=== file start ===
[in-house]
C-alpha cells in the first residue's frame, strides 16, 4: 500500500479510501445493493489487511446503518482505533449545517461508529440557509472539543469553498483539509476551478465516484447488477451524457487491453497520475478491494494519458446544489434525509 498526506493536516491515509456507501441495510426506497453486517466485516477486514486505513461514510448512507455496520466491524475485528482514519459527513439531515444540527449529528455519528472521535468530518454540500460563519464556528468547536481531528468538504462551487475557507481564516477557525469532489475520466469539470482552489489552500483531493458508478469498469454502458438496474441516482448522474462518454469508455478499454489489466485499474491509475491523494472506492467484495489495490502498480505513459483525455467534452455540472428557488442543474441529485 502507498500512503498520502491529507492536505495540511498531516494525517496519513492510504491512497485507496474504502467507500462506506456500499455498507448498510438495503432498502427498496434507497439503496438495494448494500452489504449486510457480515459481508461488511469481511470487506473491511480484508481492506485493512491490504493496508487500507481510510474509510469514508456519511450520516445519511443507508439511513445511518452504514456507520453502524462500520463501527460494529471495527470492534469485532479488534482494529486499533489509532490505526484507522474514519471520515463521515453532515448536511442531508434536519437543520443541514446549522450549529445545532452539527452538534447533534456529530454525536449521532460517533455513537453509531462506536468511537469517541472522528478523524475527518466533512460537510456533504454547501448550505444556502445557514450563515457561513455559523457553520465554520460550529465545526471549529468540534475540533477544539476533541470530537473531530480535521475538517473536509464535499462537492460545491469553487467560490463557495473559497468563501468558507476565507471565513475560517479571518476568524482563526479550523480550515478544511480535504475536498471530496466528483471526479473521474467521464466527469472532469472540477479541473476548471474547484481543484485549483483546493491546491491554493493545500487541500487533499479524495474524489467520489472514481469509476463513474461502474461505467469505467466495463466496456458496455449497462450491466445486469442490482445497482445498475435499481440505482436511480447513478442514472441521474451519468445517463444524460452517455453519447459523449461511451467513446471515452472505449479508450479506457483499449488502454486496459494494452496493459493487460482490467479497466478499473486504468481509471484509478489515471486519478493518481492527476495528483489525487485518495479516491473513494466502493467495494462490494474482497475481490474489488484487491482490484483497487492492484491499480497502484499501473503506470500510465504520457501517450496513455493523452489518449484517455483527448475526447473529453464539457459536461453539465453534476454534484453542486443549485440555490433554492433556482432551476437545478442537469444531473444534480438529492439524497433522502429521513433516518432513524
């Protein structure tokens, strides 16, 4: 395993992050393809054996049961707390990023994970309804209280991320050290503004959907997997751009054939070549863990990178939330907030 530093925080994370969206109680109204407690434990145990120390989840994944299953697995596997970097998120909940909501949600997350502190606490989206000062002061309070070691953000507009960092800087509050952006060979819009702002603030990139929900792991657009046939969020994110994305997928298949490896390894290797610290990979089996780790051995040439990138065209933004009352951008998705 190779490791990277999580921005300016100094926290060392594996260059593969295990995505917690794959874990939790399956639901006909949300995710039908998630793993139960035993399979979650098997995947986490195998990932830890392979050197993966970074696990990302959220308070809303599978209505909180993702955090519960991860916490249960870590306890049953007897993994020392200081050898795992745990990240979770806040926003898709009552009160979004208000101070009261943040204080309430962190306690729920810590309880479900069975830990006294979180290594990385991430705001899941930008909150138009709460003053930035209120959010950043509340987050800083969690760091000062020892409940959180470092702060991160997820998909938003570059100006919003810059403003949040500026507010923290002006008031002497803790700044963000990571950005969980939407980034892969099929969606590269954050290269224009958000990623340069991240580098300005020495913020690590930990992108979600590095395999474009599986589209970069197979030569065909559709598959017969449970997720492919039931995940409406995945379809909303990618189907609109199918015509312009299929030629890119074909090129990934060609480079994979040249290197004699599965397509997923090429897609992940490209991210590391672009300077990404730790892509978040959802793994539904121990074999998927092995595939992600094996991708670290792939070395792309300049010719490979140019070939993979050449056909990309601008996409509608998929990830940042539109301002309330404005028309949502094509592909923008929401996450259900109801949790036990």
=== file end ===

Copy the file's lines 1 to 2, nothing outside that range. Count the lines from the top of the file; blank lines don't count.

[in-house]
C-alpha cells in the first residue's frame, strides 16, 4: 500500500479510501445493493489487511446503518482505533449545517461508529440557509472539543469553498483539509476551478465516484447488477451524457487491453497520475478491494494519458446544489434525509 498526506493536516491515509456507501441495510426506497453486517466485516477486514486505513461514510448512507455496520466491524475485528482514519459527513439531515444540527449529528455519528472521535468530518454540500460563519464556528468547536481531528468538504462551487475557507481564516477557525469532489475520466469539470482552489489552500483531493458508478469498469454502458438496474441516482448522474462518454469508455478499454489489466485499474491509475491523494472506492467484495489495490502498480505513459483525455467534452455540472428557488442543474441529485 502507498500512503498520502491529507492536505495540511498531516494525517496519513492510504491512497485507496474504502467507500462506506456500499455498507448498510438495503432498502427498496434507497439503496438495494448494500452489504449486510457480515459481508461488511469481511470487506473491511480484508481492506485493512491490504493496508487500507481510510474509510469514508456519511450520516445519511443507508439511513445511518452504514456507520453502524462500520463501527460494529471495527470492534469485532479488534482494529486499533489509532490505526484507522474514519471520515463521515453532515448536511442531508434536519437543520443541514446549522450549529445545532452539527452538534447533534456529530454525536449521532460517533455513537453509531462506536468511537469517541472522528478523524475527518466533512460537510456533504454547501448550505444556502445557514450563515457561513455559523457553520465554520460550529465545526471549529468540534475540533477544539476533541470530537473531530480535521475538517473536509464535499462537492460545491469553487467560490463557495473559497468563501468558507476565507471565513475560517479571518476568524482563526479550523480550515478544511480535504475536498471530496466528483471526479473521474467521464466527469472532469472540477479541473476548471474547484481543484485549483483546493491546491491554493493545500487541500487533499479524495474524489467520489472514481469509476463513474461502474461505467469505467466495463466496456458496455449497462450491466445486469442490482445497482445498475435499481440505482436511480447513478442514472441521474451519468445517463444524460452517455453519447459523449461511451467513446471515452472505449479508450479506457483499449488502454486496459494494452496493459493487460482490467479497466478499473486504468481509471484509478489515471486519478493518481492527476495528483489525487485518495479516491473513494466502493467495494462490494474482497475481490474489488484487491482490484483497487492492484491499480497502484499501473503506470500510465504520457501517450496513455493523452489518449484517455483527448475526447473529453464539457459536461453539465453534476454534484453542486443549485440555490433554492433556482432551476437545478442537469444531473444534480438529492439524497433522502429521513433516518432513524